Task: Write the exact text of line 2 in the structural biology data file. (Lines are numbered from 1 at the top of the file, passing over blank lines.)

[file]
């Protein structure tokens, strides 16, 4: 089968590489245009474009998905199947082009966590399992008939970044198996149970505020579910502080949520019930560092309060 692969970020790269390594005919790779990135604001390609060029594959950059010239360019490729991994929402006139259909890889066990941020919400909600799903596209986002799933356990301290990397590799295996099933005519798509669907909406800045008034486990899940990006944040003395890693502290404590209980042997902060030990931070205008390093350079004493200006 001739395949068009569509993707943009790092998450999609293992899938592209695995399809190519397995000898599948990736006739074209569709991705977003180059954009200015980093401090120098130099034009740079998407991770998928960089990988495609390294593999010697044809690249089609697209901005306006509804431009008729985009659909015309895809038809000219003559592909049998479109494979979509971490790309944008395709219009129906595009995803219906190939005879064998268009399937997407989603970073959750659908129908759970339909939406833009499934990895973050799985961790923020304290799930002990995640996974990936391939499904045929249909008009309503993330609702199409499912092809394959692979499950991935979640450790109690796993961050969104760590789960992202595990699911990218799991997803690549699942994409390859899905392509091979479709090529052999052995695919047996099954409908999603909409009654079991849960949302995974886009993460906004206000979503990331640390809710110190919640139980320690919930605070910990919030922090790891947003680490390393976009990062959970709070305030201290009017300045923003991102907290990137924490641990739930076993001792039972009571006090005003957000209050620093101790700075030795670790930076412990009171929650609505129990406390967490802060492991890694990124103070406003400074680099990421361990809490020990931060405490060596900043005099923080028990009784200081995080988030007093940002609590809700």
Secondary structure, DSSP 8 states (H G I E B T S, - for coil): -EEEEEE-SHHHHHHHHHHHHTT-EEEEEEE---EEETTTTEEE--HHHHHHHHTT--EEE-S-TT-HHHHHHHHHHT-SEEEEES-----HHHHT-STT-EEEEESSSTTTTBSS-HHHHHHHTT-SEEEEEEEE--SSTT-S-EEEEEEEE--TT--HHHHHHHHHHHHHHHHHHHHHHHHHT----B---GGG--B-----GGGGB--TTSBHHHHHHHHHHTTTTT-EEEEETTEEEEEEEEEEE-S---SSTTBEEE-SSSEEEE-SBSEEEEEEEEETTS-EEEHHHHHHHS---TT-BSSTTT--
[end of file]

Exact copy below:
Secondary structure, DSSP 8 states (H G I E B T S, - for coil): -EEEEEE-SHHHHHHHHHHHHTT-EEEEEEE---EEETTTTEEE--HHHHHHHHTT--EEE-S-TT-HHHHHHHHHHT-SEEEEES-----HHHHT-STT-EEEEESSSTTTTBSS-HHHHHHHTT-SEEEEEEEE--SSTT-S-EEEEEEEE--TT--HHHHHHHHHHHHHHHHHHHHHHHHHT----B---GGG--B-----GGGGB--TTSBHHHHHHHHHHTTTTT-EEEEETTEEEEEEEEEEE-S---SSTTBEEE-SSSEEEE-SBSEEEEEEEEETTS-EEEHHHHHHHS---TT-BSSTTT--